TSL - Cease and Desist
Started by Sir Perceval of Daventry, June 26, 2011, 04:17:00 PM
Quotegiven a fetch quest, but this doesn't eclipse the gameplay since there is a lot to do elsew
QuoteWhere it fell down, in my opinion, is in the worlds after Daventry, which are often labyrinthine (the Dimension of Death) and filled with monsters to fight rather than characters to interact with. In Daventry, I felt the combat was one element of many: an important element, but no more important than other adventure game elements like finding items. In the later worlds, where 90% of your interaction with the world is via combat, I think the cracks in the combat system started to show and the game became much weaker as a result, since worlds were often filled with monsters apparently because there was nothing else to fill them with.
QuoteI knew someone would mention GOG's KQ sets, but, legally, GOG could combine Descent 3 and Syberia into one installation pack - which is easy enough to do - and sell them together. That doesn't make it an Official Collection. Therefore, although having bought that set myself, I omitted mentioning that set. Hence, MoE is not included in any Collection.
Quote"1994-1998 Activision Publishing, Inc. Activision and King's Quest are registered trademarks of Activision Publishing, Inc. All rights reserved. All other trademarks and trade names are the properties of their respective owners."
QuoteIn fact, on many lists of Sierra's games, MoE isn't called King's Quest 8, but rather Mask of Eternity as if it were a separate game.
QuoteBy the way, I feel to the need to stress that this game is "King's Quest" first and foremost. "Mask of Eternity" is the subtitle. Basically, it's "King's Quest 8." I noticed that you keep referring to the game as "Mask of Eternity" - but not really referencing "King's Quest." I need to make sure that people who read this understand that this is DEFINITELY a "King's Quest" game. -Roberta Williams, 1998
QuoteMy wife, Roberta, is working on the newest King's Quest game, Mask of Eternity. It's an enormous project and has the largest team we've ever assembled. Roberta's feeling is that adventure games are starting to "all look the same." She wants to try to completely redefine the genre. For about six months all she did was study games. She studied in detail every successful game on the market, even non-adventure games like Duke Nuke'm, Warcraft II, and Super Mario for the Ultra 64. She is well into Mask now and expects it to complete in time for Christmas '97. It is impossible to describe because there really aren't any games like it. When I asked Roberta how to describe it, she said, "Imagine a King's Quest game which takes place in a true 3-D world, with true 3-D lifelike characters. I borrowed Dynamix's flight simulator technology and pushed it in a new direction. The result is still King's Quest but it's much more immersive, and the 3-D makes the game more interactive. It also changed how I design. The 3-D allowed me create challenges for the player which never could have been done in a 2-D environment, including many that use physics." -Ken Williams, CEO of Sierra-Online, InterAction, Fall 1996, pg 10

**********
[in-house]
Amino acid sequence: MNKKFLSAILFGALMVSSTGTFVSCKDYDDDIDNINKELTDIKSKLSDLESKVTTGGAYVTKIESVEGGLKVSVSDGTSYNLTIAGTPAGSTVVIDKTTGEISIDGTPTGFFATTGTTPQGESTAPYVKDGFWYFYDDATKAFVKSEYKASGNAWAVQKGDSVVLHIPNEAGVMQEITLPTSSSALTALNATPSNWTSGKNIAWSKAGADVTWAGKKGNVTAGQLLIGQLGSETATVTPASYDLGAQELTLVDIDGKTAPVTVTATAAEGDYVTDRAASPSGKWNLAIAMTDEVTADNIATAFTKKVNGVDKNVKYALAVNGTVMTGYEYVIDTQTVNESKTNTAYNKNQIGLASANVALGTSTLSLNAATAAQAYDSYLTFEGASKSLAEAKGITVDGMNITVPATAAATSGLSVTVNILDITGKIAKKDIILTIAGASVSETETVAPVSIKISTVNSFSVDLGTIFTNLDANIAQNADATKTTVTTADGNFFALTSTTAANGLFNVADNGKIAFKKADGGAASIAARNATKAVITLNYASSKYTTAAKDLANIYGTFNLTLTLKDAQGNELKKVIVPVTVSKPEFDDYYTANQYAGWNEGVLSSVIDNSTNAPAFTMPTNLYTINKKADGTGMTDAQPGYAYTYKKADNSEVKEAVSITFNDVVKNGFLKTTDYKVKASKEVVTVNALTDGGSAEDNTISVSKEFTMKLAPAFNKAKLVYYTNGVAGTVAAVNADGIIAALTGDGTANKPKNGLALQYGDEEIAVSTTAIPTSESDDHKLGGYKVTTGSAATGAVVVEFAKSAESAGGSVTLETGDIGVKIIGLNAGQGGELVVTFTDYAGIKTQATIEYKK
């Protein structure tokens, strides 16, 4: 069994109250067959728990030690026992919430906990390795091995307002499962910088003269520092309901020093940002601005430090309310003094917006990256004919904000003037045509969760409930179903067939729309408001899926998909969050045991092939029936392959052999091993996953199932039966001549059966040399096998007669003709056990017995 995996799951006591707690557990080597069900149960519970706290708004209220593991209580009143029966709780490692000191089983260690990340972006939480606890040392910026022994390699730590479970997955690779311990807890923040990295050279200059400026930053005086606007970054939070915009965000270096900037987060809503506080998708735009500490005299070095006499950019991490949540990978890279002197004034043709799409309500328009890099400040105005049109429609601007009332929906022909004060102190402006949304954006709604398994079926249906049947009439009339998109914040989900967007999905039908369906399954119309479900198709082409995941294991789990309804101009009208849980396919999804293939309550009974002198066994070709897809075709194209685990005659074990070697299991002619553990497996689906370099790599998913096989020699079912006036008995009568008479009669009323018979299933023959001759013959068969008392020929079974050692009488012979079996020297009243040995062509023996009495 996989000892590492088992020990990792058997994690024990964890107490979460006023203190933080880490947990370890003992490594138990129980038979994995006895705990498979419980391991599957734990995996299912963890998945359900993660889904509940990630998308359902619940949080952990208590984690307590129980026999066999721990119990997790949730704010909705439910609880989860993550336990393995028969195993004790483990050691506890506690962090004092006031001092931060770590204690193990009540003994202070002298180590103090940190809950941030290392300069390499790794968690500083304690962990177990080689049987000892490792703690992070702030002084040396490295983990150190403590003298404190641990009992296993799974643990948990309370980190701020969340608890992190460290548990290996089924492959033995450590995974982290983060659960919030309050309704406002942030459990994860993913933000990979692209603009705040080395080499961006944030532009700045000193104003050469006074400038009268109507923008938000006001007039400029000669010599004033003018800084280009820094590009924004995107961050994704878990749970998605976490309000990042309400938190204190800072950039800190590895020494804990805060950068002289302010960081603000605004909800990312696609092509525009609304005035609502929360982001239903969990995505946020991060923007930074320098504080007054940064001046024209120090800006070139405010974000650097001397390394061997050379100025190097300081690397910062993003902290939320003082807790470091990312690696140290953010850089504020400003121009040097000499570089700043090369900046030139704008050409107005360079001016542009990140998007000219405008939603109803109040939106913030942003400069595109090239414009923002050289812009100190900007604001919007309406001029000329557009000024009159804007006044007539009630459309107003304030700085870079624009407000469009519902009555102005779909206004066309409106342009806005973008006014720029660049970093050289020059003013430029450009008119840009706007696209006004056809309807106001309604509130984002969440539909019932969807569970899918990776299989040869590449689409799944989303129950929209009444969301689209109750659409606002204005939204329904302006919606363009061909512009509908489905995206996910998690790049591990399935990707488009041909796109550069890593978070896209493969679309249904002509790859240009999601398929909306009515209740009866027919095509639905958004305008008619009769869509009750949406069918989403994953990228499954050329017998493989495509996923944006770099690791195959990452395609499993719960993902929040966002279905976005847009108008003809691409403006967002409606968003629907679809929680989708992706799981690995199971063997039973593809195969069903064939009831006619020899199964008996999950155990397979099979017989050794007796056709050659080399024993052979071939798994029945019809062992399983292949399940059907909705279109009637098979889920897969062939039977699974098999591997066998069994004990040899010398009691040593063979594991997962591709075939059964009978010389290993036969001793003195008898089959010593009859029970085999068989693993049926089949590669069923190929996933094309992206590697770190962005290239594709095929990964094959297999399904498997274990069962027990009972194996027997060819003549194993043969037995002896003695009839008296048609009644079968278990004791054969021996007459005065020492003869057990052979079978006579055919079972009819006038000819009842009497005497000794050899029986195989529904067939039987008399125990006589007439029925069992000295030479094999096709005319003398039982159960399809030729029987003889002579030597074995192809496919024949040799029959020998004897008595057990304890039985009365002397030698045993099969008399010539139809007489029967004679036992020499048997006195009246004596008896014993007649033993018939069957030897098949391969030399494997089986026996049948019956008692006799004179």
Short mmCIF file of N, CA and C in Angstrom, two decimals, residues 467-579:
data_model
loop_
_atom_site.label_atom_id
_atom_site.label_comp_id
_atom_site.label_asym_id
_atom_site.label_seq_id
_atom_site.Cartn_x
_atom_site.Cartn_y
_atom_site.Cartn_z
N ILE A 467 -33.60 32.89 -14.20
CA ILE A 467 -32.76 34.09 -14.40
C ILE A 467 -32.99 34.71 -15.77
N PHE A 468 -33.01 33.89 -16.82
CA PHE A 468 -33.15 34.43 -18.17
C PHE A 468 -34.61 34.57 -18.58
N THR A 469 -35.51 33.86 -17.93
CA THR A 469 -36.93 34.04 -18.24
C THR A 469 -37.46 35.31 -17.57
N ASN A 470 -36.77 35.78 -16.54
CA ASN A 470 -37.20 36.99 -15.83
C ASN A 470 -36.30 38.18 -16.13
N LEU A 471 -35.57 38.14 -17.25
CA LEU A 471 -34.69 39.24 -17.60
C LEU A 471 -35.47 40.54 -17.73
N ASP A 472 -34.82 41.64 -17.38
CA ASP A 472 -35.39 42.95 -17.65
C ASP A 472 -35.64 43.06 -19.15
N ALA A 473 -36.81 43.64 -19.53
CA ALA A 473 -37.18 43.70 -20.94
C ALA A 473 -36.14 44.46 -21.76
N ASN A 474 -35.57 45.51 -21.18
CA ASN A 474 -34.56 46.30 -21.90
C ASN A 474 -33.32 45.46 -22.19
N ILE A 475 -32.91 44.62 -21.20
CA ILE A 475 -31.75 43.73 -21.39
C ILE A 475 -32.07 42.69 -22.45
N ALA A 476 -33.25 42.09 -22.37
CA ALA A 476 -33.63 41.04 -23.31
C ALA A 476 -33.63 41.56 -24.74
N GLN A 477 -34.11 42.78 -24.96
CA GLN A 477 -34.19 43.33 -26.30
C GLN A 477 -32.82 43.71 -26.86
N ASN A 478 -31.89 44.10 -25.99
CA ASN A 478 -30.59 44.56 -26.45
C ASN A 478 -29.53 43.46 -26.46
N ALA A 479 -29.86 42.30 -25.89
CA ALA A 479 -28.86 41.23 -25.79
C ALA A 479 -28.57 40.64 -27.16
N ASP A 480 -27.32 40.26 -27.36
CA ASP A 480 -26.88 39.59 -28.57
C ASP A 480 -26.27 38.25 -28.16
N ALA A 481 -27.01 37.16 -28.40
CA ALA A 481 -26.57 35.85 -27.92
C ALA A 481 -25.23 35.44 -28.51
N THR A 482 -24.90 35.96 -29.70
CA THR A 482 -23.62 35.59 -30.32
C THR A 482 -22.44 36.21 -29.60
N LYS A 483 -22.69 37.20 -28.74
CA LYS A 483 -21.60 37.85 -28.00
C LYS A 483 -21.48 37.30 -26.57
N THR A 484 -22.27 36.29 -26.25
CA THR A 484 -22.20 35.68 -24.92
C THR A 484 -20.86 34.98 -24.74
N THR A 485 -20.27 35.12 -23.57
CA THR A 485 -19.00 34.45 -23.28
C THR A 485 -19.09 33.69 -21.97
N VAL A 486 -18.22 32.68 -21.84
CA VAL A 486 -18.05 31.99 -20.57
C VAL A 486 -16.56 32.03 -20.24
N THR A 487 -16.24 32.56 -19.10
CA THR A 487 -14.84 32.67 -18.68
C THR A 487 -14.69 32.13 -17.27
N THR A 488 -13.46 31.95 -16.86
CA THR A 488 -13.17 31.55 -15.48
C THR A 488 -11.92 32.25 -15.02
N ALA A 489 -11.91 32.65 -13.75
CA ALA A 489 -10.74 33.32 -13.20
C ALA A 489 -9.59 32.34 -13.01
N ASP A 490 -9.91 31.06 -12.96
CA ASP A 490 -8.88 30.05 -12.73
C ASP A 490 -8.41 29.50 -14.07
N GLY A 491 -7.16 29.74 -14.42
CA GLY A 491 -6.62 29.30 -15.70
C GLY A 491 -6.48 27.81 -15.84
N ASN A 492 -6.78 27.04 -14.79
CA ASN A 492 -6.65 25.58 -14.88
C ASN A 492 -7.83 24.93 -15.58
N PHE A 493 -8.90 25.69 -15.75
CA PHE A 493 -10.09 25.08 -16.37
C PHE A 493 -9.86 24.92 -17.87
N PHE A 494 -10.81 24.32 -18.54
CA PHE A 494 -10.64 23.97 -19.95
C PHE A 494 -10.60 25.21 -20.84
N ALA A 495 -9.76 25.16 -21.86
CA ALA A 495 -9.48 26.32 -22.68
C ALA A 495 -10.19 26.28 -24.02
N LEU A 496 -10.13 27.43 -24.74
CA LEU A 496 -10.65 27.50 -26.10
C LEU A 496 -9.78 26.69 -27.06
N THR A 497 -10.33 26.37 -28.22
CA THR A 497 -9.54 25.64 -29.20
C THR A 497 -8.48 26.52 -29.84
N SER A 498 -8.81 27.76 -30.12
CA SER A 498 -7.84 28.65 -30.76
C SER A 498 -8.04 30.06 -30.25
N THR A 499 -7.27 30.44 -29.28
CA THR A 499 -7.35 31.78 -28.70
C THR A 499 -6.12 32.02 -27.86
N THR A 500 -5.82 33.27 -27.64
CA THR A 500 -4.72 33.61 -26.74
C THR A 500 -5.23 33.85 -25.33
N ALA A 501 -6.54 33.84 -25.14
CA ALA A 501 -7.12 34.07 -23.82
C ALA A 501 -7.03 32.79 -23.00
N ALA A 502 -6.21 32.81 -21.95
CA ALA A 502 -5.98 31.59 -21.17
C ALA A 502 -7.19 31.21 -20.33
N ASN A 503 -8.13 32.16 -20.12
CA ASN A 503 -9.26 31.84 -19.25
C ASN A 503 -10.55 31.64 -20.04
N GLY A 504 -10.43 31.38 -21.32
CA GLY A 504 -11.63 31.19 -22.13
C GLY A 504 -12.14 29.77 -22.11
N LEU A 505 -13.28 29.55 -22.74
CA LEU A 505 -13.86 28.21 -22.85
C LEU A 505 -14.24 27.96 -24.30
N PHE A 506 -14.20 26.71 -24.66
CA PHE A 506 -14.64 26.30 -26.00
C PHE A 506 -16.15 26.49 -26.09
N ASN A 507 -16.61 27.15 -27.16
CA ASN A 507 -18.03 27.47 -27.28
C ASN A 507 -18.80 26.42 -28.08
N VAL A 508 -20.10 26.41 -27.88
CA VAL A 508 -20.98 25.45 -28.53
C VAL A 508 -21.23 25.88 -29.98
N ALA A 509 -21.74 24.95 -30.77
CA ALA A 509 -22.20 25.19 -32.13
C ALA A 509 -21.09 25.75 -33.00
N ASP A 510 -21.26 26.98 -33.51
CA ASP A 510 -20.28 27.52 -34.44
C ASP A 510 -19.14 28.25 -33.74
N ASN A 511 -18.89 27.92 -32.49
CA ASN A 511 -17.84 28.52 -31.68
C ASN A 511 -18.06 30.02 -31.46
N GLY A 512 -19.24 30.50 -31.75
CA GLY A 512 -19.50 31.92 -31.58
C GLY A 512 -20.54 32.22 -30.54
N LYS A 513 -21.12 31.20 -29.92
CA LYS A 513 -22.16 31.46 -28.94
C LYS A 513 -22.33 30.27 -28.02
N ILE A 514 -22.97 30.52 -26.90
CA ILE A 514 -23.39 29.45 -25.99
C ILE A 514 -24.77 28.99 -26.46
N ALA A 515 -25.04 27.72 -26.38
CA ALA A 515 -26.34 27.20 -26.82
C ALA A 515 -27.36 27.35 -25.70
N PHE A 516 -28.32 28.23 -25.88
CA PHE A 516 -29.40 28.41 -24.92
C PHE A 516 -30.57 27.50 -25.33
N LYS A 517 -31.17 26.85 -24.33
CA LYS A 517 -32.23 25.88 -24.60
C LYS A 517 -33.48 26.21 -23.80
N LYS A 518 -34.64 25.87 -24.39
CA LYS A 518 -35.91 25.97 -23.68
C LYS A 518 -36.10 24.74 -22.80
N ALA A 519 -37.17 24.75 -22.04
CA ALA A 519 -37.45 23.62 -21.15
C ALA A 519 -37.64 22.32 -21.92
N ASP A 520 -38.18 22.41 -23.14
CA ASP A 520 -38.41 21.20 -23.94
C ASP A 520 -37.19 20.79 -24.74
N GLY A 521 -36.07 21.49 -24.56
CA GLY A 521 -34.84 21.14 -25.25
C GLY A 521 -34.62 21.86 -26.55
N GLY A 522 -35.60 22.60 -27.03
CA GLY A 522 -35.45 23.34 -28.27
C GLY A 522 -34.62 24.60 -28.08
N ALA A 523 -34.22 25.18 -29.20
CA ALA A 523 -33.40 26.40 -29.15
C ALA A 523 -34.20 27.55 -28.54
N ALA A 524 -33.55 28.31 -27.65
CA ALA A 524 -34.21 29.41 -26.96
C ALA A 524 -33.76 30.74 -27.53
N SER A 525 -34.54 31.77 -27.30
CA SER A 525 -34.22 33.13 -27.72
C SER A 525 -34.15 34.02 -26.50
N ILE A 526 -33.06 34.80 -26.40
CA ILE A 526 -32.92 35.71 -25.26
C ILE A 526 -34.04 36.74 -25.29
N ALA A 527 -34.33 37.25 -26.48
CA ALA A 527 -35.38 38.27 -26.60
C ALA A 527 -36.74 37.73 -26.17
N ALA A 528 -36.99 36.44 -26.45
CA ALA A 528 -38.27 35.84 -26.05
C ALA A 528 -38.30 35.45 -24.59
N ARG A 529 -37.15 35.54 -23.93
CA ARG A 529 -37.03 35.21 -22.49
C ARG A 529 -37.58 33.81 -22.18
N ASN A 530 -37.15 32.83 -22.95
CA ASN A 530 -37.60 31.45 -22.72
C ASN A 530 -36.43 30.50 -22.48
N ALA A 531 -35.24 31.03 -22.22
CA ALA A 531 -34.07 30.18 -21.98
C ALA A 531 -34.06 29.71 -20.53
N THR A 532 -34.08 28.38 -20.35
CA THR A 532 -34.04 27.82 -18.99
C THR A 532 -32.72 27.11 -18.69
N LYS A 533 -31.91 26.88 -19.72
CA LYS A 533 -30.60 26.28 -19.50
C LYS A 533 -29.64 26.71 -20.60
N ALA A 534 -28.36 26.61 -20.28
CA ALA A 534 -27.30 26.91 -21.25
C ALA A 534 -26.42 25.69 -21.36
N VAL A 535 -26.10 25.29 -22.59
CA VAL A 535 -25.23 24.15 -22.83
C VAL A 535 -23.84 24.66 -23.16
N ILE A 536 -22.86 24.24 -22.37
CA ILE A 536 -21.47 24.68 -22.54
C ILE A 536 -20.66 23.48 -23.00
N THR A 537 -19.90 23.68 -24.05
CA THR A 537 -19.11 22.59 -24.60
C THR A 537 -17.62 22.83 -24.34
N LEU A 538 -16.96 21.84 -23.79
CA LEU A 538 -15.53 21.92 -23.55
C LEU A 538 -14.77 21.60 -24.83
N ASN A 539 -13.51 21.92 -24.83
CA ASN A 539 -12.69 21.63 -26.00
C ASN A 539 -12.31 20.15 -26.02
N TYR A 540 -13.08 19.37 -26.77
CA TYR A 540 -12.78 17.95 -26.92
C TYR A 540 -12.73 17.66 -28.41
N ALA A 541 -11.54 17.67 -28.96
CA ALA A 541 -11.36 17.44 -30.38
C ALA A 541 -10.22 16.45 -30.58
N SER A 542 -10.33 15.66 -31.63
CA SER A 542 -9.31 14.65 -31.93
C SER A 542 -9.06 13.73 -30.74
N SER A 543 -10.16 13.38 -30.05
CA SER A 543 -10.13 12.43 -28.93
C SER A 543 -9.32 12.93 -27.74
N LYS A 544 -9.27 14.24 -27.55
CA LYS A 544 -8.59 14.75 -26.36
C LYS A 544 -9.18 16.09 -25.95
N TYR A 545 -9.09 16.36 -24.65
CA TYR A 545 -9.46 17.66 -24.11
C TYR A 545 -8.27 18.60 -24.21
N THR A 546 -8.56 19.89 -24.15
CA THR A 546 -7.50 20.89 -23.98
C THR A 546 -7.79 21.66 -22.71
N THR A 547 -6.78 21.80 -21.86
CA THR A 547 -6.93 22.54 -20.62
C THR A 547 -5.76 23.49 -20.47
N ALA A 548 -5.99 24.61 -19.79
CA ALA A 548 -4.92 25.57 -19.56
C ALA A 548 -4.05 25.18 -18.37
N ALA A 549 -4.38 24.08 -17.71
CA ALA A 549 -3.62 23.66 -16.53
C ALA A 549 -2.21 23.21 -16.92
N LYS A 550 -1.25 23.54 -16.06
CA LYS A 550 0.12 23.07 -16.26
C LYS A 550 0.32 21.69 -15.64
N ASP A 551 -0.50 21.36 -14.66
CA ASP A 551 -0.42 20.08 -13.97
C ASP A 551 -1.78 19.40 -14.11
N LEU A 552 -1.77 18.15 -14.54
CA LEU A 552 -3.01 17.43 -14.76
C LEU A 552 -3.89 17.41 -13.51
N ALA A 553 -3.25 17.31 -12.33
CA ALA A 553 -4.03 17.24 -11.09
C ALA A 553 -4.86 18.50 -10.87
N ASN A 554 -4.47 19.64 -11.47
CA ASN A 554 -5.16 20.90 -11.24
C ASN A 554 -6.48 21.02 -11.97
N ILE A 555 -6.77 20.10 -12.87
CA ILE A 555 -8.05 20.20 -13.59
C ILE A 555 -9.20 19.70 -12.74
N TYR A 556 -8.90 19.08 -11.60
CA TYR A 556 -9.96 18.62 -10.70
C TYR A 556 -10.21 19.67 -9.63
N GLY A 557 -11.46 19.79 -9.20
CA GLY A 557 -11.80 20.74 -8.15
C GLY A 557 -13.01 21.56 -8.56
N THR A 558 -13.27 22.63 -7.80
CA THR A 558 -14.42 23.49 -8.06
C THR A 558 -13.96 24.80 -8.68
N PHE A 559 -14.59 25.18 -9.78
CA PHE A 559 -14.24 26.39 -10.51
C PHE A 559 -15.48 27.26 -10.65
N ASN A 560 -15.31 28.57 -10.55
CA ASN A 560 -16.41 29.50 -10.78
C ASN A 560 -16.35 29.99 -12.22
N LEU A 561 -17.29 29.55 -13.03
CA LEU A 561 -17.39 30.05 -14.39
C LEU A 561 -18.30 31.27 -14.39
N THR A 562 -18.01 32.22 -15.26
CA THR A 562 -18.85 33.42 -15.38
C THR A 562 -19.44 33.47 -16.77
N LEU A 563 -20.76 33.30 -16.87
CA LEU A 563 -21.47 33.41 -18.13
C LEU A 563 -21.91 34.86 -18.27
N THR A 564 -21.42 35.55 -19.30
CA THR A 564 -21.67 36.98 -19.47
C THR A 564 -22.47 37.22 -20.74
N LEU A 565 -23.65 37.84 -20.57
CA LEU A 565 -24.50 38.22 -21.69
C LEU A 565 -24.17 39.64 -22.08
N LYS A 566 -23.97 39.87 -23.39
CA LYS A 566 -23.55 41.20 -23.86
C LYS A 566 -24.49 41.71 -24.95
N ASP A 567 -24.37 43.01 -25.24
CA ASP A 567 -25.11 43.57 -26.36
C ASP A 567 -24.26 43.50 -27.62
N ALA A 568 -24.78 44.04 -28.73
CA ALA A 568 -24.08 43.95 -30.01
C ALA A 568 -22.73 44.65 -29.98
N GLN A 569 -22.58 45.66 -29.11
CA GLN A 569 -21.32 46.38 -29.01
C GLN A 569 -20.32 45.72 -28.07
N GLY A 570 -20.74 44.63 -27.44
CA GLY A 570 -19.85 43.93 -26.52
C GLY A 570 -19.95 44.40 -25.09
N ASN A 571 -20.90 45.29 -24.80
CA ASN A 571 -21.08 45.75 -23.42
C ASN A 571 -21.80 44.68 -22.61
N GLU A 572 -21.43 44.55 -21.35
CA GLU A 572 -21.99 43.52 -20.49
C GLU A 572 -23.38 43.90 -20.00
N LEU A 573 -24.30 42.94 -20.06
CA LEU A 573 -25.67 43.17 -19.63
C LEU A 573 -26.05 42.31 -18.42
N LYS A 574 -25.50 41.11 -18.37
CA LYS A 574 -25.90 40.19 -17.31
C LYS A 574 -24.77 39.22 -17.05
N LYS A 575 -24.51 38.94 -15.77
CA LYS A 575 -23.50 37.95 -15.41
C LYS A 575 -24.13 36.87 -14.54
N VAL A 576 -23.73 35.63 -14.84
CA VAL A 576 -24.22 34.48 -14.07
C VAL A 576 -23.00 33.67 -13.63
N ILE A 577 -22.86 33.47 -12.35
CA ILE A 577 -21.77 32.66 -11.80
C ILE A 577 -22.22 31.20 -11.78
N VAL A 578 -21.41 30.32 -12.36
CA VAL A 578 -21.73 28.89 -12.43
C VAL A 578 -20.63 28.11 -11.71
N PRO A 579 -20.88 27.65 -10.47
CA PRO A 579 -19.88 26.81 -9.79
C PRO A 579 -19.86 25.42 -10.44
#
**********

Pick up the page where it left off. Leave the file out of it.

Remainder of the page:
QuoteFor those old enough to remember, when did the adventure genre begin to markedly decline in popularity--decline enough for people to ponder whether or not the genre was "dying"?
QuoteLucasArts just used those ideas and abilities and mixed them with a new style, e.g. "Look At," "Pick Up," etc, instead of Sierra's icons. But Sierra was first to implement a GUI for text parser adventures. So... when the Master dies, as do the followers. LucasArts got away with a couple games after Sierra died, but everything changed during that time period.
Quote from: Baggins on August 02, 2011, 01:32:15 PMCool documents! That has all the inspiration from Kyrandia comments!Although to be fair, the single cursor interface appears as early as the original Mixed-Up Mother Goose (1987) does it not? But that game also only has a single item inventory. You have to drop whatever you rae carrying to pick up another.Black Cauldron also had a simplified single cursor interface doesn't it?